Photo: James Bombales
Canadian home prices saw modest year-over-year gains in the first quarter of 2018, despite eroding housing affordability and stricter mortgage regulations dampening activity.
In the first three months of the year, the aggregate price of a home in Canada rose 6.2 per cent to $605,512 compared to $570,076 during the same period in 2017, according to Royal LePage’s Home Price Survey, published today.
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However, on a quarter-over-quarter basis, home prices declined slightly in half of the key markets included in the study.
“We are experiencing a broad-based, residential housing correction in Canada, triggered by federal and provincial intervention,” says Royal LePage president and CEO Phil Soper, in a statement.
In Q1 2018, the Greater Toronto Area (GTA) and Greater Vancouver saw the most significant declines across the nation on a quarter-over-quarter basis.
Royal LePage attributes these declines to a new mortgage stress test that came into effect on January 1.
“The combination of declining affordability and government intervention has for the most part neutralized very high home price appreciation levels in the Greater Vancouver and Toronto regions, relative to the extreme heights witnessed in recent periods,” says Soper.
But, these markets did see prices rise on an annual basis, as strong demand persisted throughout the first quarter of 2018.
The aggregate price of a home in Greater Vancouver increased 10.3 per cent to $1,280,014 in Q1 2018, compared to the same period in 2017. Meantime, GTA home prices rose three per cent year-over-year to $802,252. The City of Toronto saw the largest annual price gain of all GTA areas tracked, with the average home price increasing 6.3 per cent to $814,992.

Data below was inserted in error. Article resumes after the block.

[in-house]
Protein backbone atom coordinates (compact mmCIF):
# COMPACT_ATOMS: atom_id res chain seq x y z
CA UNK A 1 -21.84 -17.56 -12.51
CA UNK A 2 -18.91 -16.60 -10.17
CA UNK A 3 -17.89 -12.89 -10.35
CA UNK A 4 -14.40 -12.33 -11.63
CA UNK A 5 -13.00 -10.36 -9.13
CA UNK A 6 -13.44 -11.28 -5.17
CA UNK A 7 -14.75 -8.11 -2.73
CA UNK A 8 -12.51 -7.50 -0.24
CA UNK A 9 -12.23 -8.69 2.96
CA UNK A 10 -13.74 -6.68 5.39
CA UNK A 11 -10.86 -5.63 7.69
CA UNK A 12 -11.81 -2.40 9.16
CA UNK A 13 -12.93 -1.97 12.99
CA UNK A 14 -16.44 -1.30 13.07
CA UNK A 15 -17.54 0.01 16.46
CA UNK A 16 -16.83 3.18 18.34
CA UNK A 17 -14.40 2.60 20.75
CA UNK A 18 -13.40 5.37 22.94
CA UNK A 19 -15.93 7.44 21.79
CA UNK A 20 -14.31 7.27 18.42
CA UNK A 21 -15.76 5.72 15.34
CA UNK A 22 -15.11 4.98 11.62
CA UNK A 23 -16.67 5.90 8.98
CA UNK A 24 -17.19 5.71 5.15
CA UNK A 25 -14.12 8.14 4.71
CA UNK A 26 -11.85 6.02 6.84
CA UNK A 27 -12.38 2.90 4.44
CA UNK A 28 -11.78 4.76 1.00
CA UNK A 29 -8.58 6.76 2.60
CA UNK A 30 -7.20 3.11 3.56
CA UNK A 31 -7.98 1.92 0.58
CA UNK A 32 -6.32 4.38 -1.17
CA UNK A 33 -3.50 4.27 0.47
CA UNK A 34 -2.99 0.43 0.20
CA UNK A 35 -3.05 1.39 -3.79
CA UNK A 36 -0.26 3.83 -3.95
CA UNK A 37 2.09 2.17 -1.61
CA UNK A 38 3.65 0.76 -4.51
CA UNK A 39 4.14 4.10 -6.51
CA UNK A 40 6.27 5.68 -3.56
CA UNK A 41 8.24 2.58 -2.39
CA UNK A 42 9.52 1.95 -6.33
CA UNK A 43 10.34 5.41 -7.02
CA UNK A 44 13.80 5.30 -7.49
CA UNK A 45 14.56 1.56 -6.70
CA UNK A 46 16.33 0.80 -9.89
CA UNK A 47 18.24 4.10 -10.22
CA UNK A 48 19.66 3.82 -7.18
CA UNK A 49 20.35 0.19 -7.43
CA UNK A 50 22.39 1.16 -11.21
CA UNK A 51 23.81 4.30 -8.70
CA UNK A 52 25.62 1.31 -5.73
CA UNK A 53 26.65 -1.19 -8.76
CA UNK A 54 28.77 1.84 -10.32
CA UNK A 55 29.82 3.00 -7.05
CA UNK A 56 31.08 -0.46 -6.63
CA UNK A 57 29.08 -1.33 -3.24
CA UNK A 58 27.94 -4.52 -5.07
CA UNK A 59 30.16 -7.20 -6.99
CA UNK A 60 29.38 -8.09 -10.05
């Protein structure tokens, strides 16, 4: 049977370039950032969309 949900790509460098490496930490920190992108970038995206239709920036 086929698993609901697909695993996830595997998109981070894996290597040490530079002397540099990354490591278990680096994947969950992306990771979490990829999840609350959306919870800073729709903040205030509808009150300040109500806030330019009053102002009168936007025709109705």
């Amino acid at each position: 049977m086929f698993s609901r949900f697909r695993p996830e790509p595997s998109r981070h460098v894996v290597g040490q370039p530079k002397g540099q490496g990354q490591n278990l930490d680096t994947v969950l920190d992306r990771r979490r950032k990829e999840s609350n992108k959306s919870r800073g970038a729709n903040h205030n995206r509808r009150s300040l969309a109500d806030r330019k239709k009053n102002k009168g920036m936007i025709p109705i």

When broken down by housing type, condos continued to see the highest price appreciation rates across Canada in Q1, rising 10.3 per cent year-over-year to a median price of $418,245. Royal LePage notes this increase is largely driven by notable annual gains in the country’s largest housing markets.
In the first quarter of 2018, Greater Vancouver’s condo market experienced the most significant price gains among Canada’s major cities with a nearly 20 per cent year-over-year increase to $668,342. In the GTA, median condo prices rose roughly 12 per cent from a year ago to $471,854.
Going forward, Royal LePage predicts that activity in Greater Vancouver and the GTA will start to pick up in the second half of the year, resulting in growing home price appreciation. On a national basis, Soper says the Canadian housing market will continue to be supported by strong economic fundamentals.
“Assuming that the economic outlook is not compromised by some unforeseen global event, such as a sustained trade war, we anticipate healthy, expanding Canadian housing market growth in the coming year,” says Soper.